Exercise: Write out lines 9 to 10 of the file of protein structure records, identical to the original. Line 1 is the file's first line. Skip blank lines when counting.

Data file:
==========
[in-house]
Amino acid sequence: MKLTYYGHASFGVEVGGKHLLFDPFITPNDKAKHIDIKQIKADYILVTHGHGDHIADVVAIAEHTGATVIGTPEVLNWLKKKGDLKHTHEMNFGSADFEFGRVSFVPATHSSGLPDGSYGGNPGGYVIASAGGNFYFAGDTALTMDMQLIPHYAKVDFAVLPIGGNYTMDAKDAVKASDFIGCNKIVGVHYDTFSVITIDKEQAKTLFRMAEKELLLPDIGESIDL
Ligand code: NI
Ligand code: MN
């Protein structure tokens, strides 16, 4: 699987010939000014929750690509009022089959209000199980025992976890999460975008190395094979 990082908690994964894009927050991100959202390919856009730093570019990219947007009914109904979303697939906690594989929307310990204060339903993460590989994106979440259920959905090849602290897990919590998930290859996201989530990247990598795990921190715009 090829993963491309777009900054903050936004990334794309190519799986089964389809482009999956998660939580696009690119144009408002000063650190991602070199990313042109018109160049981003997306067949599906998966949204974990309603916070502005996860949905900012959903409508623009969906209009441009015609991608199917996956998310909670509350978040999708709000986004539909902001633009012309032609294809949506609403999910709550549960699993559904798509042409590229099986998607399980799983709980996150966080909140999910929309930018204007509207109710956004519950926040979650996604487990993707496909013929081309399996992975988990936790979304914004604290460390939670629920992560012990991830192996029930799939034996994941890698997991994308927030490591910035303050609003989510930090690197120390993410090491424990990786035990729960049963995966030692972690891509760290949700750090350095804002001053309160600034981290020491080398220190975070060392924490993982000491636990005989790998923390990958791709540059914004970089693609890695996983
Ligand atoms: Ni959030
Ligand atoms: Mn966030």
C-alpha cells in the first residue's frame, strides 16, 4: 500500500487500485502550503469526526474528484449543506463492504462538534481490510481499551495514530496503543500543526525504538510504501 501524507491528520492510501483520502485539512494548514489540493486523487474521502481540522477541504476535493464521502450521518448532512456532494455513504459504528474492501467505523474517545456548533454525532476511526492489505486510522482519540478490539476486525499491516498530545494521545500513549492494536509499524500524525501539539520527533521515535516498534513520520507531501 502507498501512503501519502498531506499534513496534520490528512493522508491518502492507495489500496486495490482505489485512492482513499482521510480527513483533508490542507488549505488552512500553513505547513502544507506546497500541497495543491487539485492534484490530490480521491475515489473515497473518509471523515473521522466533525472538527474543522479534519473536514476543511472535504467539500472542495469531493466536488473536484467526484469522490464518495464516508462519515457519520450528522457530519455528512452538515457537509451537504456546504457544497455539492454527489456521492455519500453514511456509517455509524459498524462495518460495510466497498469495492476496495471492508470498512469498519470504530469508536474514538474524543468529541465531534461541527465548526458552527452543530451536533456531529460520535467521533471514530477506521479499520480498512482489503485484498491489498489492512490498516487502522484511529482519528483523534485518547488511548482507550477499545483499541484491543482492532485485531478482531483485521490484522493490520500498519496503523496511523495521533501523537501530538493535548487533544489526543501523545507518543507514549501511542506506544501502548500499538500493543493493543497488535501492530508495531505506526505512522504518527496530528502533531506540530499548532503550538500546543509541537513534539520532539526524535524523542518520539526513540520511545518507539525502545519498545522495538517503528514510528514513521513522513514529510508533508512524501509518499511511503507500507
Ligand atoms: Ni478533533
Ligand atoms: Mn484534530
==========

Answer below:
Ligand atoms: Ni478533533
Ligand atoms: Mn484534530